2. Recycle stuff                                                                                                                                    Recycle, reuse whatever you have.
  3. Do not buy exotic animals

If you would like to have a guided tour, you may want to head down to Visitor Centre of the Singapore Botanical Gardens tomorrow and sign up. The available time slots are as follow.
Rainforest Tour
2nd Saturday of Every Month
at 9am, 10am, 11 am and 4pm
If you prefer to DIY, you may want to download this guide

If you are interested in knowing more about deforestations in Ethiopia, you may like to read these websites

Thursday, June 5, 2014

Little One is Sewing

 In April, Little One had a cut on her middle finger and was sent to the hospital by her  uncle and aunty. We decided make a simple card for them.  It is made by using scrape book materials. I get Little One to be involved by selecting the stuff she wanted to put on the card, followed by sewing the words "THANK YOU" on the card.

WARNING! This activity is pretty 'dangerous'. Do it at your own risk!

Write the words and poke the outline using needles. (Do this yourself.)  I am not sure whether crewel needle works but I used my biggest sharp needle. Please don't come after me should the needle broke, bent or whatsoever.

After the holes were done, it was Little One's turn to sew. She was using the same needle. I had tied a knot for her. I need to sit through the whole process to guide and to ensure she does not poke herself.  If your kid had not attempting sewing  with a Tapestry needle (needle with blunt end), I think it is best to avoid this activity. I am not responsible if your kid suffer the same fate as Aurora :P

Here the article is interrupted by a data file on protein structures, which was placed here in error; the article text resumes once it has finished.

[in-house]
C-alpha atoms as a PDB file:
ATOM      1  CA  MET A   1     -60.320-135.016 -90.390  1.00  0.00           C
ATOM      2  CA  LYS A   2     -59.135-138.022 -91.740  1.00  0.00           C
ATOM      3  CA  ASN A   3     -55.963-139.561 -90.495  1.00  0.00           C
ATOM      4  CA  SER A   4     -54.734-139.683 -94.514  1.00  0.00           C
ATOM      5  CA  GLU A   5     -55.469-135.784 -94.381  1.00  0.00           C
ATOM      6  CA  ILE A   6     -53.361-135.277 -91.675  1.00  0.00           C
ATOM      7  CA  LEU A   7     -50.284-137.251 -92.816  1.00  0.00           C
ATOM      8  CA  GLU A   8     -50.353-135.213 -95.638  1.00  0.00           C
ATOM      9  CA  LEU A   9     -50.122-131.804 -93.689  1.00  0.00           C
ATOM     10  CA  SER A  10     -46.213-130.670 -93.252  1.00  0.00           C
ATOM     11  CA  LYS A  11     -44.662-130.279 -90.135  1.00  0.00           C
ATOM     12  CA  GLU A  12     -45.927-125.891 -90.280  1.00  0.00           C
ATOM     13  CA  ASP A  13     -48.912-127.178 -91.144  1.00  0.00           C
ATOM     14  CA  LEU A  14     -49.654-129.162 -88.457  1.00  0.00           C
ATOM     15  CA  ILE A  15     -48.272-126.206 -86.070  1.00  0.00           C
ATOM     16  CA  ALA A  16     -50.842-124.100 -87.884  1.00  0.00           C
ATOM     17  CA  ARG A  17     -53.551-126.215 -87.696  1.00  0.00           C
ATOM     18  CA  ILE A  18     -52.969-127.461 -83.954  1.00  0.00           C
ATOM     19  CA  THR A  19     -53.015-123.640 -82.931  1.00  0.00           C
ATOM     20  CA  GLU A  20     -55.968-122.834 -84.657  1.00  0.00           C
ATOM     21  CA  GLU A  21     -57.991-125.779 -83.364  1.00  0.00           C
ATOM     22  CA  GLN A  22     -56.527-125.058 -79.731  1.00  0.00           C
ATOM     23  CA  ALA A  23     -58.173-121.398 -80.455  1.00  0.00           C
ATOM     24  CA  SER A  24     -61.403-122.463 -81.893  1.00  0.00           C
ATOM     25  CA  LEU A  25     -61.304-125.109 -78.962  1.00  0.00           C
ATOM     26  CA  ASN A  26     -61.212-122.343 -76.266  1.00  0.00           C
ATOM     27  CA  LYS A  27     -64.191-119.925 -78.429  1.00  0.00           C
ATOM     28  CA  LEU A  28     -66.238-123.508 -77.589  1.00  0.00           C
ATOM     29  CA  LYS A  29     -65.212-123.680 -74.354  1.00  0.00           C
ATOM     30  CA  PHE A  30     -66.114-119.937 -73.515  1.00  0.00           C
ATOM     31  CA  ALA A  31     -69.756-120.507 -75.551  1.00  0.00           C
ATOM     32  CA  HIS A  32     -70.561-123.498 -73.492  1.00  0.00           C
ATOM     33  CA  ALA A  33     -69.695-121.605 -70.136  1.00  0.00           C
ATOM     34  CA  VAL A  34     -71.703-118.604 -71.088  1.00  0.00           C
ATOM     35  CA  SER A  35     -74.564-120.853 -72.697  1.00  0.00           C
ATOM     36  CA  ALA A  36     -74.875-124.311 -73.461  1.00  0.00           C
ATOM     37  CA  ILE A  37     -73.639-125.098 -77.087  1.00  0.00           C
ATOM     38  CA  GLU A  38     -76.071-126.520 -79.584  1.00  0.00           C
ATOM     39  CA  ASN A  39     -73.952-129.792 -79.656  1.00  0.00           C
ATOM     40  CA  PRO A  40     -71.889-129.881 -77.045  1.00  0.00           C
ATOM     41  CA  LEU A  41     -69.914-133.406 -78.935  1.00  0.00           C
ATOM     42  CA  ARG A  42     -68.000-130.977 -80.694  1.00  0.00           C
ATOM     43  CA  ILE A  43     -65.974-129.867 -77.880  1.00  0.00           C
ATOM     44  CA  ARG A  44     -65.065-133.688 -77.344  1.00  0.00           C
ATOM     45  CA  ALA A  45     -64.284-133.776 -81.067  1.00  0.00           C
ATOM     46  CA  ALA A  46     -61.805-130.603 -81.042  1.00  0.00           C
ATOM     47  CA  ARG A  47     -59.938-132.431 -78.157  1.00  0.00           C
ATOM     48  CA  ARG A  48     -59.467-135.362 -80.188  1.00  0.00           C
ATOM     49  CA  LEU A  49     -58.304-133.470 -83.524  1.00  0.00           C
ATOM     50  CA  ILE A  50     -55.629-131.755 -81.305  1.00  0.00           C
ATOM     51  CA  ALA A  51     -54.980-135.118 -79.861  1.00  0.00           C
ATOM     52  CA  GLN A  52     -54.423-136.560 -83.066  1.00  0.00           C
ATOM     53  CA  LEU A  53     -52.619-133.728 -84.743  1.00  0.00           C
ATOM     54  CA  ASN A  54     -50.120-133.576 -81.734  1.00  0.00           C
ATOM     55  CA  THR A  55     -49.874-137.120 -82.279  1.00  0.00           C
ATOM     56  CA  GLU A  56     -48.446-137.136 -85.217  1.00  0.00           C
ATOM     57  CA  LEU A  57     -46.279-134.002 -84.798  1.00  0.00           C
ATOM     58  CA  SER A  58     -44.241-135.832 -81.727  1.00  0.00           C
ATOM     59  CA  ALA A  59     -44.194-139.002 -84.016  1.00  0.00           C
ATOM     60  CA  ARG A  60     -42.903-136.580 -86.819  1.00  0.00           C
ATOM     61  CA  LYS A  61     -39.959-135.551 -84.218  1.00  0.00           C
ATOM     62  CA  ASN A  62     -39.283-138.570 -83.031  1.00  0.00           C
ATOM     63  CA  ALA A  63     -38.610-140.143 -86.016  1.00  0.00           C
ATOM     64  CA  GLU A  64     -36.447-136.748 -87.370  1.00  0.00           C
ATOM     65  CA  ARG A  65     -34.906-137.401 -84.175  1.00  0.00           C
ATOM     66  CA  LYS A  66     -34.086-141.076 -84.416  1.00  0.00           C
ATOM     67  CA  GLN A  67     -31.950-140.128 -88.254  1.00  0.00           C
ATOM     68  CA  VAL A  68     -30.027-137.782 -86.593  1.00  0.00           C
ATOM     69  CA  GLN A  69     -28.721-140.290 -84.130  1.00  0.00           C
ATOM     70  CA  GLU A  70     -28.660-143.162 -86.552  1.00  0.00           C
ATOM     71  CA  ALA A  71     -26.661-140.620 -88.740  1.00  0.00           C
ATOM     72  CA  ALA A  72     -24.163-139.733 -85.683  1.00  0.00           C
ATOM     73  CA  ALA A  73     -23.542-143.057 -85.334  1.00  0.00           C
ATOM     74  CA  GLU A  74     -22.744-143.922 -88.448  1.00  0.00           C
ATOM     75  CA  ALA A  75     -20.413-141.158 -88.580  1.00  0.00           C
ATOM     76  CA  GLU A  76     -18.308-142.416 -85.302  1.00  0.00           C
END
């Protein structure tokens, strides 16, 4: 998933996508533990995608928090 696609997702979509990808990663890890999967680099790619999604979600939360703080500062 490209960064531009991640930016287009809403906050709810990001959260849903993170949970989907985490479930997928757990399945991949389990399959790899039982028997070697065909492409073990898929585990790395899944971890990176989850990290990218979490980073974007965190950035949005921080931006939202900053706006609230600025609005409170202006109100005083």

Sewing in process. I was paying full attention on her and the needle.

Ta-dah! Completed! To cover up the threading at the back of the card, you could cover up with Washi Tapes or decorative stickers.

Report Card:-

Suitable Age Group:- 4 and above.
Difficulty level: 3/5 (Level 1 being no or little help is required, Level 5 being very difficult)
Safety level : 1/5 (Level 1 being very unsafe, Level 5 being very safe, Supervision is required for this craft due to sharp equipment.  )
Messiness: No mess
Fun Level : 4/5 (Sewing is not really her favourite thing, she feels like doing it because she saw me sew.)

I may continue providing Little One this craft to save money on sewing kits. Sewing alphabets seemed to work better on her.

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Tuesday, June 3, 2014

WW this month... Architecture and Buildings

For this month's WW, I would be introducing some buildings in Singapore. I am sure at least one of them are iconic buildings Singaporeans are familiar with. I would like to introduce let readers know more about these buildings

Singapore being a multi-racial country, initially I intended to introduce architecture that represent the 3 major races of Singapore, the Chinese, Malays and Indians. I was thinking, I may introduce some architecture of other races for the last week of June.

However, during my quest to find a representative for the 4 different race groups, I found difficulty. I cannot find a building that is totally Chinese except that of those found in Chinese Gardens and Chinese temples. I tried hard to look for a place that once you look, you know straight away it is a Malay House or building. I am looking for one with Malay motifs and stuff like that but could not really find one. Even Malay Heritage Centre is a mixture of European architecture with Malay motif.  Much less to find an uniquely Indian building.
Probably, my understanding of these racial cultures is not strong enough. Maybe, the buildings were gone faster before a half a century is up. In Singapore, land is scarce.

In the end, I decided to go with the architecture and the development of Singapore instead. The evolution of buildings in Singapore and through these architecture, we shall see how different and how building structure changes with the history of  Singapore.

The Colonial Times - A building that represent that Singapore was part of colonial ruling.
The Pioneers - Terrace house which the pioneers had lived in.
The Last Village - People used to lived in villages in the past. Sadly, many of our villages have been demolished for new infrastructure due to scarce land.
The Modern - developing Singapore's cultural infrastructure.

Hopefully this would interest you to look at Singapore buildings with a different light.

If you like to vote for your top 3 buildings and top 3 places to be conserved, you may want to visit below website.